Throughout the COVID-19 pandemic, both our communication with friends, family, and colleagues and the spaces where this communication takes place have shifted from happening in person to primarily occurring online. But like the world outside our screens, this digital space too presents a realm where unfortunately problematic behavior can take place. That’s why, during Sexual Assault Awareness Month this April, we’re discussing how we can prevent sexual violence online and how to create safe spaces where sexual violence is never tolerated.
Sexual violence refers to any form of unwanted sexual contact, both in person or online, and can include sexual assault, harassment, or abuse, according to the National Sexual Violence Resource Center (NSVRC). Online, this type of behavior ranges from sending someone unwanted requests for sexual acts to sharing sexual images or videos with a community that did not consent to receive them. Additionally, leaving sexually inappropriate comments or victim blaming can suggest that sexual violence is acceptable.
It’s important that communities work together to prevent this type of behavior. This starts with implementing community-level prevention, which means making changes to an environment as a whole to prevent sexual violence from occurring to begin with. In online spaces, such as a victual classroom or meeting space, leaders should take proactive steps to keep these areas safe. This could look like establishing a community agreement early on to indicate acceptable and unacceptable behavior or providing steps that participants can take to report harassment or abuse.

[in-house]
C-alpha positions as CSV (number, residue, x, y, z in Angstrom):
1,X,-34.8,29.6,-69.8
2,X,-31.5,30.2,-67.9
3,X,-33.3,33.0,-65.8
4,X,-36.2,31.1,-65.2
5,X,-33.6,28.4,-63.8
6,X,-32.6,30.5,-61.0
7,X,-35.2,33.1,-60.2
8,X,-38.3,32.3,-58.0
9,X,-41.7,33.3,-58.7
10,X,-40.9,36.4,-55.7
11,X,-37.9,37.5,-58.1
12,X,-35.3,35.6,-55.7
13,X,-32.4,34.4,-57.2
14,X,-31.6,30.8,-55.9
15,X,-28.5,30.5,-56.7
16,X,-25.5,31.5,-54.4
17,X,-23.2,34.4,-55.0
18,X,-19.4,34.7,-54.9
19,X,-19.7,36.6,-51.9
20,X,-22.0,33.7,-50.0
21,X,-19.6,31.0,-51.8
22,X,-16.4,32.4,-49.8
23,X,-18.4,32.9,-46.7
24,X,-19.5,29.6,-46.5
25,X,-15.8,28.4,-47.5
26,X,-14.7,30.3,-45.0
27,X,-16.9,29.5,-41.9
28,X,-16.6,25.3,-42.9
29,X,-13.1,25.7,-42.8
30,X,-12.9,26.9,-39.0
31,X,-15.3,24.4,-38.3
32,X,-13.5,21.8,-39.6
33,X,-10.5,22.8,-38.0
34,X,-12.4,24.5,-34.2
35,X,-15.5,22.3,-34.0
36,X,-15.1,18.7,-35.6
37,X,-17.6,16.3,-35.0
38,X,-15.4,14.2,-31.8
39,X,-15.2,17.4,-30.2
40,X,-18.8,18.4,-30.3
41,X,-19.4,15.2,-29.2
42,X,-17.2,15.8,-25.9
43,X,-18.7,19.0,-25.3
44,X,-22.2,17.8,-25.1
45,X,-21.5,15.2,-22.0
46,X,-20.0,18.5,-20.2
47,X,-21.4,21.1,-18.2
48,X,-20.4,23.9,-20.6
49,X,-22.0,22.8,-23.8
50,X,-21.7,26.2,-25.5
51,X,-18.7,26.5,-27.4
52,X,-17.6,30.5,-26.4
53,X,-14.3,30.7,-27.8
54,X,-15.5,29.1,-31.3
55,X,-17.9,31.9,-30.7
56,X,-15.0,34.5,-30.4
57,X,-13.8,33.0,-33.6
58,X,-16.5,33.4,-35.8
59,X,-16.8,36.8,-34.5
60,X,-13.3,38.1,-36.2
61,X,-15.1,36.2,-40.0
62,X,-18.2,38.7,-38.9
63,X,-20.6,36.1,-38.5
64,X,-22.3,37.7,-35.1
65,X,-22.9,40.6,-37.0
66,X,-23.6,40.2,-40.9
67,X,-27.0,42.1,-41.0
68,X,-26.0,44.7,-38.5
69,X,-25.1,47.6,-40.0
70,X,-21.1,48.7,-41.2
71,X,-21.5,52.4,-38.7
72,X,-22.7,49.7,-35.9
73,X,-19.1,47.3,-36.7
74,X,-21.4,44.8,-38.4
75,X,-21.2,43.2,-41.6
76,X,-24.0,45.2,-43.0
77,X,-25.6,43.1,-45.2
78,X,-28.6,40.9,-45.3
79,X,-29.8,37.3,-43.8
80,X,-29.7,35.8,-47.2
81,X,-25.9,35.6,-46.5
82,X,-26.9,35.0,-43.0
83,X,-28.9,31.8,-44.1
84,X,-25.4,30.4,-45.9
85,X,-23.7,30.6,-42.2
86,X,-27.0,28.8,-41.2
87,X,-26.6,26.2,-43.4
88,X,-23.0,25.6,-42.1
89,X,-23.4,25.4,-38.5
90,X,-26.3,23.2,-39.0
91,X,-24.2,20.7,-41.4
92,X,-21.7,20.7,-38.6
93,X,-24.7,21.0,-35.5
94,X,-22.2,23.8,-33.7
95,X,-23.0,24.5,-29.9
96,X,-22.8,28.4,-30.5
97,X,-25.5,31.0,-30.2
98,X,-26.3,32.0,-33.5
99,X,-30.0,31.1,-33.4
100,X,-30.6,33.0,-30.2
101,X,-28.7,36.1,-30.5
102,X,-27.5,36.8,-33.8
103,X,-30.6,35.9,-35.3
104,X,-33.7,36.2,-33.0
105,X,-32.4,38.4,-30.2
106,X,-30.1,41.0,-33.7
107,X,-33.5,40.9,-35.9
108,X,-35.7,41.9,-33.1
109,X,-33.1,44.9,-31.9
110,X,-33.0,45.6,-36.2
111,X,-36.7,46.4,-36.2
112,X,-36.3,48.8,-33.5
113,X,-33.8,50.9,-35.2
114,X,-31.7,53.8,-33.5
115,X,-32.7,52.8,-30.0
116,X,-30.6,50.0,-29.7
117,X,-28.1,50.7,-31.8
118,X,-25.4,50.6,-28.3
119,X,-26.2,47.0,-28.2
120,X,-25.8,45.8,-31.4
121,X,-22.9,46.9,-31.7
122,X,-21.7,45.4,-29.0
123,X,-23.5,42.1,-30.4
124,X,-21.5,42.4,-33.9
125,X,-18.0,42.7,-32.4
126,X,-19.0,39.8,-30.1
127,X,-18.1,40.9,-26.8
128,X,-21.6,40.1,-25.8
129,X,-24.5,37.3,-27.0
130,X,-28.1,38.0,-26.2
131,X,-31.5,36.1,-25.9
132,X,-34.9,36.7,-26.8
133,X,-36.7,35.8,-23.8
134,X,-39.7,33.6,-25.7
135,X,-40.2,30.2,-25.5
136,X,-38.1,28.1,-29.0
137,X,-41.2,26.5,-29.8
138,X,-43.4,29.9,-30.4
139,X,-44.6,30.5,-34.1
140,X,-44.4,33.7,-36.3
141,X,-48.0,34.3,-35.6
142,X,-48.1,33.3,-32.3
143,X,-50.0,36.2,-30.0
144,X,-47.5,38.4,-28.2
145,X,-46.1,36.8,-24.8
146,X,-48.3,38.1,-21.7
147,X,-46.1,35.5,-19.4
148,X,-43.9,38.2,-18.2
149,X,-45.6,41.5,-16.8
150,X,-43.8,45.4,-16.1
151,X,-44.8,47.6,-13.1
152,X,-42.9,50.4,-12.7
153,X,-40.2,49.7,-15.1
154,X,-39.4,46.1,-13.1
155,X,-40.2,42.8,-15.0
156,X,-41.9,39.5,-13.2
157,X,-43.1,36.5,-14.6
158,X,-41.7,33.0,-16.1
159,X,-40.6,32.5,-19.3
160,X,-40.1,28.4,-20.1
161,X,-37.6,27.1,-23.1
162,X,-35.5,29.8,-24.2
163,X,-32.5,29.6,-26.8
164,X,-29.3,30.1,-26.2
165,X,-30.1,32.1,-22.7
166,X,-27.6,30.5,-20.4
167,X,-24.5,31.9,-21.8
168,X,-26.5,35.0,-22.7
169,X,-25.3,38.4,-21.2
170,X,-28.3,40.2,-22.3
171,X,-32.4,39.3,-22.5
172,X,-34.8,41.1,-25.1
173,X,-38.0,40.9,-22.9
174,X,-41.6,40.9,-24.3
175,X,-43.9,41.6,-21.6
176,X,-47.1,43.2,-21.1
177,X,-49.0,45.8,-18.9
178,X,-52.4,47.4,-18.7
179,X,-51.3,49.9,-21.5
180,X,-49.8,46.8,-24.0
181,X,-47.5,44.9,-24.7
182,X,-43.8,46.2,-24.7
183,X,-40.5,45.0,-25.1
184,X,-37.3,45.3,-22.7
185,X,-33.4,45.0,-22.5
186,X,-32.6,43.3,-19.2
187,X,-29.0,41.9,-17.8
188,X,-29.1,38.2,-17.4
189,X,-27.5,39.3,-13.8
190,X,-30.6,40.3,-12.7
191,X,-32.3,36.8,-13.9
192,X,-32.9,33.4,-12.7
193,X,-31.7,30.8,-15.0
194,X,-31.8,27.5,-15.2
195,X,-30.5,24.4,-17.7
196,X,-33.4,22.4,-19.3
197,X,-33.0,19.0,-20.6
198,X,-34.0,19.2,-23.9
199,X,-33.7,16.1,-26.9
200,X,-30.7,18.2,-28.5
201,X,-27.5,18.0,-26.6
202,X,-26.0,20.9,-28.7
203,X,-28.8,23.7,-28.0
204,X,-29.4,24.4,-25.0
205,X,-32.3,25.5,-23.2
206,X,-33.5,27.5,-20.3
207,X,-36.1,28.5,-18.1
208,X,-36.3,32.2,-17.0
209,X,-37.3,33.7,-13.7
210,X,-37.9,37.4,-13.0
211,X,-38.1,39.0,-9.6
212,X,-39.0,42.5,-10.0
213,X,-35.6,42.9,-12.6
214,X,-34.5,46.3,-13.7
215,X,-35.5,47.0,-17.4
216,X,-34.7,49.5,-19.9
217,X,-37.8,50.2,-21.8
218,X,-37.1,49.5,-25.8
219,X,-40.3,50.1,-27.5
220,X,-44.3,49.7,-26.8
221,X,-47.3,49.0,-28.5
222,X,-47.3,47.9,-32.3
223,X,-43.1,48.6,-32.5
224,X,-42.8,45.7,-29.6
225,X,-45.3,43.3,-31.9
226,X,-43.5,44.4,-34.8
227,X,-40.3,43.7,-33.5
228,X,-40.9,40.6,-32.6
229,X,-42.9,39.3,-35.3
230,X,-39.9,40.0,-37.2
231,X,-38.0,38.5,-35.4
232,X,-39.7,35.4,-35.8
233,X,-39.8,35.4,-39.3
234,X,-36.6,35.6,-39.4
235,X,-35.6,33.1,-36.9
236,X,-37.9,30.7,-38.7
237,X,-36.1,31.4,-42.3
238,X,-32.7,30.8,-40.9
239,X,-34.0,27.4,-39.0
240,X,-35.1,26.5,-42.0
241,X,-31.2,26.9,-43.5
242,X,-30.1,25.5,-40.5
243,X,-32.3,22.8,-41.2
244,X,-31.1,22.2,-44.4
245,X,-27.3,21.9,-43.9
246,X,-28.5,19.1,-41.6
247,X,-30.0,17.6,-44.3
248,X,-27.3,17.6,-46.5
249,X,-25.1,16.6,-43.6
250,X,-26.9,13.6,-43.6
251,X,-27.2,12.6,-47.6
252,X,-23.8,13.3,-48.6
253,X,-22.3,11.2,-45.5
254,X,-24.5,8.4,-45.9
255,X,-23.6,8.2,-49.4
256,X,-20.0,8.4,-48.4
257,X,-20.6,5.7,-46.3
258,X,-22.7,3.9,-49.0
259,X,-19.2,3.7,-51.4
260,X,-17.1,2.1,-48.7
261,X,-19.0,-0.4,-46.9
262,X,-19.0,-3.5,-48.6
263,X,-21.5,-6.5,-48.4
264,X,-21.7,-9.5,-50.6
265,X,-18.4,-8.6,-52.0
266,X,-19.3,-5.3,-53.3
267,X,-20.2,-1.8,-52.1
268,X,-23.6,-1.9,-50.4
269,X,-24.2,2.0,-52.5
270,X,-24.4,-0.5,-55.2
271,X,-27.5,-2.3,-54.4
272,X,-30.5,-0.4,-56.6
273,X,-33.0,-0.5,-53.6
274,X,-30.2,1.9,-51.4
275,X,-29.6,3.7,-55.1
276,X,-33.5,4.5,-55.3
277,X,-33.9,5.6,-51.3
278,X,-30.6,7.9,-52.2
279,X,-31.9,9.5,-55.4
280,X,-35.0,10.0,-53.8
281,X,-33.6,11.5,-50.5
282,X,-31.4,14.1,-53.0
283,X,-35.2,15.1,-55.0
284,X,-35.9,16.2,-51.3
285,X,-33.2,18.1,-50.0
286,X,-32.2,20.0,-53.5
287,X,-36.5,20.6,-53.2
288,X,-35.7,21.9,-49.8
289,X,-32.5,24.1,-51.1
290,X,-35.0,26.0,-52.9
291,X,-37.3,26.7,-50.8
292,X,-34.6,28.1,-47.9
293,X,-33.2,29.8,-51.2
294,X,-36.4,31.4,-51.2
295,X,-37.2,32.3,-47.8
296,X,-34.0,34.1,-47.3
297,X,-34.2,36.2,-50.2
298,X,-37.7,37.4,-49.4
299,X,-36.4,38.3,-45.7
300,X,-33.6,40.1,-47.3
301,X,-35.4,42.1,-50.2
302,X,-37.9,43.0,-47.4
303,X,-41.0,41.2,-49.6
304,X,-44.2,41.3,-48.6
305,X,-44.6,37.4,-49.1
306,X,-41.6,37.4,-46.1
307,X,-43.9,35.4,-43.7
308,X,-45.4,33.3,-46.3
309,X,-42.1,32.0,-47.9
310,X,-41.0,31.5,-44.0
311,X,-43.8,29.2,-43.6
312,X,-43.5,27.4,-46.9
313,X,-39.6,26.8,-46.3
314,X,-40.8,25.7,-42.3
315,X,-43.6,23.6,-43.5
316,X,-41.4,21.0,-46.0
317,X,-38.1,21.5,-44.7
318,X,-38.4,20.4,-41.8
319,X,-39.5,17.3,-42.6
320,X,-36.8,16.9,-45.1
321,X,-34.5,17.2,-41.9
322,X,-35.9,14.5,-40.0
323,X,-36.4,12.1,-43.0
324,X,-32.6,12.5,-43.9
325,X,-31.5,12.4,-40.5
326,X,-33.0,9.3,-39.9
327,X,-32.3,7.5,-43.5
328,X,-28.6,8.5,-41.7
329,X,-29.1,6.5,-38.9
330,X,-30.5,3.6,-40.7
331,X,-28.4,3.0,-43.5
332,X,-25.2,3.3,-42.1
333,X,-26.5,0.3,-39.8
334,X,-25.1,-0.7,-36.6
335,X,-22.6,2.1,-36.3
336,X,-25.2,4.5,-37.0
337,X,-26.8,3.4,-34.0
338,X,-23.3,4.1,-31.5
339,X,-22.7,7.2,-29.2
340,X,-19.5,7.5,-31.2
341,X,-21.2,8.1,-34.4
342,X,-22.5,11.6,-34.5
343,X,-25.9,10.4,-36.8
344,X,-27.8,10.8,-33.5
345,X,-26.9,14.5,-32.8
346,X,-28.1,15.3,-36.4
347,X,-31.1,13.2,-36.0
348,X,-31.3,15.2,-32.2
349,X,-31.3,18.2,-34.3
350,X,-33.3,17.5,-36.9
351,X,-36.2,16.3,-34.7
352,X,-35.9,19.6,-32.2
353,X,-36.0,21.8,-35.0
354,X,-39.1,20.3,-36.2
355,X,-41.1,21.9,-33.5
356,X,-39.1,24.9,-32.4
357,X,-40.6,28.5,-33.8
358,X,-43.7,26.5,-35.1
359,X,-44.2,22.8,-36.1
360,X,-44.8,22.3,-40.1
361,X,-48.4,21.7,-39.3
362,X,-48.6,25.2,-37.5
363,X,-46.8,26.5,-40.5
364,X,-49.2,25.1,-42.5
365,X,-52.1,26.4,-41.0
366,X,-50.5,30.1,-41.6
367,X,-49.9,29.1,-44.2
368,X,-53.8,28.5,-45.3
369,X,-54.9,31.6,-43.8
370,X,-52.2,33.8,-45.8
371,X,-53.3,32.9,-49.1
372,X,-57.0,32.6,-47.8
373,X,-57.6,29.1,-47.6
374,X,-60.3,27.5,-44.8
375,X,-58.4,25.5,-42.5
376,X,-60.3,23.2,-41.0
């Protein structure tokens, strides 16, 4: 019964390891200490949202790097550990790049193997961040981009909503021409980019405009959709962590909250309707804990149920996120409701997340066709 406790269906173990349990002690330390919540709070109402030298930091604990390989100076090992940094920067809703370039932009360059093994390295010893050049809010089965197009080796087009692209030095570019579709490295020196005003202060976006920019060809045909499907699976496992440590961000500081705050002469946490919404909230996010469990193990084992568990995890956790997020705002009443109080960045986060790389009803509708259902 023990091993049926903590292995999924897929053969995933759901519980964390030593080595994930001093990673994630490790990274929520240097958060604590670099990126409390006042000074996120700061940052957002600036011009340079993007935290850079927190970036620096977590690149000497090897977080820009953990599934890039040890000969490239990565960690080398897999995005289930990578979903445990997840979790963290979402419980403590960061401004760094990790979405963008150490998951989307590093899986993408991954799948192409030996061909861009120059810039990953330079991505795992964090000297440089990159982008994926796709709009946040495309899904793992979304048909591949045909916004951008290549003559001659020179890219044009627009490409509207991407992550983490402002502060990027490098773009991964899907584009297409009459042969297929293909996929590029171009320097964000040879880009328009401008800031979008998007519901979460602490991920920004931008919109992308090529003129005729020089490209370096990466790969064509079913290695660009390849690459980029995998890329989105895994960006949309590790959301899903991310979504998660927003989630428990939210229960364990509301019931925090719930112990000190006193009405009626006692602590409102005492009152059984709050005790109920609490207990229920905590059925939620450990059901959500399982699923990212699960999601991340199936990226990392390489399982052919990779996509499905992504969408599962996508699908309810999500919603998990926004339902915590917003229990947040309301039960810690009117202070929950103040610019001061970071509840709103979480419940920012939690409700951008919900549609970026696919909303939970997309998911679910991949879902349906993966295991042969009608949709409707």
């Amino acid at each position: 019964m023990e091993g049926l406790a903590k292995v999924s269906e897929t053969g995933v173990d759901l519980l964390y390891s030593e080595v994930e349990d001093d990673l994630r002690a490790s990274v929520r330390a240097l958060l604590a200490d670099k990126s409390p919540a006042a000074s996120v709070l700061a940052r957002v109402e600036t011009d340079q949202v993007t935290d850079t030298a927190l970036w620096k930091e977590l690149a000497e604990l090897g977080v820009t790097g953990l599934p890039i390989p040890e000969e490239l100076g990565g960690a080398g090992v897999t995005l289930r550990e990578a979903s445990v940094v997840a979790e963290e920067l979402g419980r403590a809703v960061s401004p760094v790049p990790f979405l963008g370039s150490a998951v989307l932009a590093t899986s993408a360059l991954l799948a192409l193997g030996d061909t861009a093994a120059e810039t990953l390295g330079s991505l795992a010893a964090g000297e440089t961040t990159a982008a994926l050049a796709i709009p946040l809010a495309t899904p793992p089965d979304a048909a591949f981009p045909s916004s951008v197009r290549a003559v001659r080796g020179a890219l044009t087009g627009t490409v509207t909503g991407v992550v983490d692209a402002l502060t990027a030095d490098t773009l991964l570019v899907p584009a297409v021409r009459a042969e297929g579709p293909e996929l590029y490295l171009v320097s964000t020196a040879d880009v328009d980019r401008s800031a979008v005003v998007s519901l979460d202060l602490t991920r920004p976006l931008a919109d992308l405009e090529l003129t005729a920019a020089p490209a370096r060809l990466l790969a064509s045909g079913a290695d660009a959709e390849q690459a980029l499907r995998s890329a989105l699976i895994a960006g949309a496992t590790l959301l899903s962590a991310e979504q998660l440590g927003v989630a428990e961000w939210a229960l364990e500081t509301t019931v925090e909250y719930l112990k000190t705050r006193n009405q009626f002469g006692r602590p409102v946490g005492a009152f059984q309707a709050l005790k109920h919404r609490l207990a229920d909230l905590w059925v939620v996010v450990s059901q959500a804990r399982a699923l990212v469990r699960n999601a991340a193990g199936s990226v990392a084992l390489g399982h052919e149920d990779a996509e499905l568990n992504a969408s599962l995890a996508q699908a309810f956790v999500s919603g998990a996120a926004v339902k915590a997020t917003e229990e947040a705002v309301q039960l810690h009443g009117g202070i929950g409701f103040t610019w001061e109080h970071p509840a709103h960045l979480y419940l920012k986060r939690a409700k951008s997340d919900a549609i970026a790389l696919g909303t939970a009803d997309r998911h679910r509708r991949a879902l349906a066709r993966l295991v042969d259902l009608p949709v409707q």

As individuals, we can also keep our eyes open from problematic content online, such as sexist jokes and victim-blaming language. Not only can these words be hurtful to their target, but if this language goes unchallenged, other survivors of abuse could be re-traumatized if they see these comments. A few ways we can respond to this sort of behavior and show that it will not be tolerated in our communities is speaking out against these hurtful comments or reporting them, and letting victims know that we support them.
While the pandemic has certainly made preventing sexual violence online even more relevant, there are also many virtual spaces that can help survivors heal from sexual abuse. Here in Kentucky, for instance, A Voice for the Innocent operates a safe, online storytelling community where survivors can share their stories and hear from others with similar experiences. The Center’s social media platforms are additional spaces where the community can learn how we are supporting survivors. Our community as a whole is filled with support systems both online and in person, so no matter when or where sexual violence occurs, remember, help is always available.